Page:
Mount Congreve is "a wonderful amenity for the Council to have in its possession," according to Councillor John O'Leary. 	| Photo: Noel Browne CABINET last week approved a deal that will see Waterford City & County Council receive an annual grant of €250,000 over the next seven years to take over the maintenance and management of Mount Congreve, on behalf of the State.
Waterford Independent Minister John Halligan confirmed that the deal, facilitated by his Independent Alliance colleague, Minister of State at the OPW Sean Canney, will involve the Commissioners of Public Works entering into an agreement with the Estate of Ambrose Congreve, the late owner of the estate and gardens, for a final settlement of outstanding Trust matters.
This includes the Estate conveying almost 75 acres to the Mount Congreve Estate Trust at no cost, as well as transferring horticultural stock valued at approximately €200,000. The Trust will also receive a cash consideration of €1.3 million.
As part of the agreement, the commercial nursery and car park at Mount Congreve will be transferred to the Trust.
“The total cost to the exchequer is €1.75 million but look at what Waterford is gaining in this deal”, Minister Halligan commented.
“Firstly, it is great news for the horticultural staff employed at the Estate who keep the grounds in such a magnificent condition. Furthermore, Waterford City & County Council is being presented with a wonderful opportunity to develop this world-renowned garden for locals and tourists alike by bringing in commercial interests to build on the outgoings and enhance the visitor experience. Mount Congreve’s proximity to the new Greenway will only augment this potential and I must acknowledge my colleague Minister Sean Canney for recognising the great potential to both sustain and increase international visitor numbers, generate employment and to build expertise in the management of tourism attractions in Waterford.”
Under the terms of a previous agreement reached between the State and Ambrose Congreve in 1979, it was agreed that the freehold and ownership of the gardens would transfer to the State in 2032 (21 years after the death of Mr Congreve); the mansion house and its adjoining 5 acres will come under State ownership in 2059.
“Ambrose Congreve’s decision to bequeath his house and magnificent gardens to the State was indeed a great gift to the nation”, Minister Halligan continued.
“This deal approved by Cabinet will ensure his life’s work will continue to thrive and be enjoyed by future generations.”
Waterford City & County Council’s takeover of Mount Congreve has been broadly welcomed by local Councillors – however some concerns have also been raised.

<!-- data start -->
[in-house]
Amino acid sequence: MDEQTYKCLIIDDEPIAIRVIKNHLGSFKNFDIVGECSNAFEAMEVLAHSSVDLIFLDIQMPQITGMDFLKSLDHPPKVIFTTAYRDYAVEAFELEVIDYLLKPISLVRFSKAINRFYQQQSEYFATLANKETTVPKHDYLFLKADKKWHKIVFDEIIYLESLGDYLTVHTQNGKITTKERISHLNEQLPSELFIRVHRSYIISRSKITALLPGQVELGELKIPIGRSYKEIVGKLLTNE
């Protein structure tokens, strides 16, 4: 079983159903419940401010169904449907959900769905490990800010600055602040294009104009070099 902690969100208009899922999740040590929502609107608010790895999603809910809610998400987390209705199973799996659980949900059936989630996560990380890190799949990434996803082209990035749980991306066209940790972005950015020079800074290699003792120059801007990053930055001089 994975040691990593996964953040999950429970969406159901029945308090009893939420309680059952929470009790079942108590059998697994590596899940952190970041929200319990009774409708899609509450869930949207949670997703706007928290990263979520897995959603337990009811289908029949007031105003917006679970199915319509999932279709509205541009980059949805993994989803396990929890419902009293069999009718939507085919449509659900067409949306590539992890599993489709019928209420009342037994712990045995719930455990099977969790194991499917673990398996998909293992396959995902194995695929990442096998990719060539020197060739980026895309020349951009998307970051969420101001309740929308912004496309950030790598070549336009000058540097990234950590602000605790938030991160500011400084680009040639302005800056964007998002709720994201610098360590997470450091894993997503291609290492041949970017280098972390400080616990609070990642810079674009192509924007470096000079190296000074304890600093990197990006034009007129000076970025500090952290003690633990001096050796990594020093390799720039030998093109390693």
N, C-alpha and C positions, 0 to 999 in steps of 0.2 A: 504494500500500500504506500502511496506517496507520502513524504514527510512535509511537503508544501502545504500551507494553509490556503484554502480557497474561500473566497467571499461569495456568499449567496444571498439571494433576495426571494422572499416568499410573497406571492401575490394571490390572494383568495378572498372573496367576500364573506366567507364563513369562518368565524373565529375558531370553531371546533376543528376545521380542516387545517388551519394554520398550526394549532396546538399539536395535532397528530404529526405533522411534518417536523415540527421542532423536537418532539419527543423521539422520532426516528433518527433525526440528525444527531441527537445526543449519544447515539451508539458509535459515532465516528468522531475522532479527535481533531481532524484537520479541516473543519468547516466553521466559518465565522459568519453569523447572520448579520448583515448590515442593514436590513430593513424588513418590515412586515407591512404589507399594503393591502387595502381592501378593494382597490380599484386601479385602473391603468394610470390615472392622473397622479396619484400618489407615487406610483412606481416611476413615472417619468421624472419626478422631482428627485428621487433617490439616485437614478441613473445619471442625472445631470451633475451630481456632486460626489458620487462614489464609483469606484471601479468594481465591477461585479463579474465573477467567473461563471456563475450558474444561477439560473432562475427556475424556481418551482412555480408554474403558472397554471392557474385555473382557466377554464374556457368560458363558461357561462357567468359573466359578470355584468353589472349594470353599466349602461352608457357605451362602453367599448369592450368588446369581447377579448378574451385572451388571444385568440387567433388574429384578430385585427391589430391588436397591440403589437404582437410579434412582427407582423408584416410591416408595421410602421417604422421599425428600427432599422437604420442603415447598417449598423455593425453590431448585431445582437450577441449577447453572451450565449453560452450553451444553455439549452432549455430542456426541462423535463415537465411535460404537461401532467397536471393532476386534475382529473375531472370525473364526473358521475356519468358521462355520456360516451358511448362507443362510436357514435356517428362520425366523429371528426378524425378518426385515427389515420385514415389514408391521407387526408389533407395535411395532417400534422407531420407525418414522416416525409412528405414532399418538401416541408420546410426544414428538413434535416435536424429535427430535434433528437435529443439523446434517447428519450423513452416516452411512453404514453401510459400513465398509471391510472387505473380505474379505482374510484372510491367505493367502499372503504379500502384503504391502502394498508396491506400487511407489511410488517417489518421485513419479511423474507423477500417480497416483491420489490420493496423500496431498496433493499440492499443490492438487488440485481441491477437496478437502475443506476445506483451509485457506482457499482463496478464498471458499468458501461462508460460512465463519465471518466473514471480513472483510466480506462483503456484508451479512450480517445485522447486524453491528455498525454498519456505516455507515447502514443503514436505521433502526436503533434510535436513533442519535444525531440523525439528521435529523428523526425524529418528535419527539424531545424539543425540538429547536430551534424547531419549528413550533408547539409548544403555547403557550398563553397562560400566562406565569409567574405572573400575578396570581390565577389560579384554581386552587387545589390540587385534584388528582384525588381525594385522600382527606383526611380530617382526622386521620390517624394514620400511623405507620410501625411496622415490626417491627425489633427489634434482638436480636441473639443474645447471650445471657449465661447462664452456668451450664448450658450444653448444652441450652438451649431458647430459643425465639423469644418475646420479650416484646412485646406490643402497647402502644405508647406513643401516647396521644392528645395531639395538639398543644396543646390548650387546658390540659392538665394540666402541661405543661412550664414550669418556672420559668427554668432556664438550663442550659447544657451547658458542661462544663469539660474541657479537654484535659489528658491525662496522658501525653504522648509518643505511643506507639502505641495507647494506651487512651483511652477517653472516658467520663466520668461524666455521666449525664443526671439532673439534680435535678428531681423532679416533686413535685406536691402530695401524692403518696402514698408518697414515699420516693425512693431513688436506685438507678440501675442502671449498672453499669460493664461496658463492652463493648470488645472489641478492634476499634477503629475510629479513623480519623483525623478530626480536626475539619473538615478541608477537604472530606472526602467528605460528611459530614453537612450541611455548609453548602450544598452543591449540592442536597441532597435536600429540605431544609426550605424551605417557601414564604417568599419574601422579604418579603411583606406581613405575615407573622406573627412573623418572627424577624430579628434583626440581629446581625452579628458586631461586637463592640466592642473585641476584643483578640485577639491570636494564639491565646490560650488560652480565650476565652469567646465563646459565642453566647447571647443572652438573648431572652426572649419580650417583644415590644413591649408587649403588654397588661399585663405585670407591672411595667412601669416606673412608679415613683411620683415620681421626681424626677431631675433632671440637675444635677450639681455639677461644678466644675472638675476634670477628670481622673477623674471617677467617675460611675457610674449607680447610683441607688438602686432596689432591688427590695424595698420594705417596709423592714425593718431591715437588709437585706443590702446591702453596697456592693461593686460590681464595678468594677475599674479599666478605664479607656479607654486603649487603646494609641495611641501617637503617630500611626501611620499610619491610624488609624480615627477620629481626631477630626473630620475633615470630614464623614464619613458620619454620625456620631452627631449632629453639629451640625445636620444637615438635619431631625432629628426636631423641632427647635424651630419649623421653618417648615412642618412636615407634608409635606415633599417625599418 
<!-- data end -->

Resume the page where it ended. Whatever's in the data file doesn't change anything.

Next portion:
Speaking at the May plenary meeting of Waterford City & County Council, Cllr John O’Leary (FF) said he welcomed the takeover of Mount Congreve Estate by the local authority.
He described Mount Congreve as “a wonderful amenity for the Council to have in its possession”, saying that it would “enhance the development of tourism in Waterford”.
However, he said he was “not at all happy” with how details of the takeover had originally “filtered out”. He said he had first heard of the news through local media.
“If this was happening in the city there would have been several workshops about the takeover,” he said.
“It seems as though things are done differently once you go outside the city boundary,” he added.
He asked if the takeover included Mount Congreve House as well as the world famous gardens and sought clarification on the position in relation to the current employees.
Cllr John Cummins (FG) also expressed some concerns.
“Has there been final agreement entered into by the Council without the knowledge of the members?” he asked.
“Or will the agreement come before the members for our approval?”
In response, Director of Services Ivan Grimes confirmed that Mount Congreve House is part of the overall agreement and an “integral part” of the attraction.
“After the government signs off on the agreement, we will bring details to you, including how it impacts on the Council,” he said.
“Our primary objective in relation to Mount Congreve is to retain the high quality and integrity of the gardens into the future.”
He said Waterford City & County Council has already held discussions with Fáilte Ireland, adding that the agency is “very positive” towards Mount Congreve.
Mr Grimes also confirmed that responsibility for the employees will transfer over to the new entity.
Cllr Mary Roche (Ind) said she wasn’t aware that Mount Congreve House was coming into the management of the Council as well as the gardens.
“My concern would be why the Office of Public Works (OPW) isn’t doing this job themselves,” she said.
“They look after lots of properties around the country. We should ensure that they are not contracting it out to the Council to do ‘on the cheap’.”
She added: “We need to be very careful and I would like to know the details of the financial arrangements.”
Meanwhile, Cllr Eddie Mulligan (FF) suggested that consideration be given to a “pro bono blue ribbon type of management.”
“As we aspire to develop the best international gardens we can, would the Council give some consideration to a pro bono blue ribbon type of management where we could look at involving experts in various fields such as marketing, horticulture etc.” he asked.
Cllr Mulligan said this would help ensure that Mount Congreve is an “international destination”.
Ivan Grimes said Waterford City & County Council is working towards ensuring that there is “appropriate expertise” in place.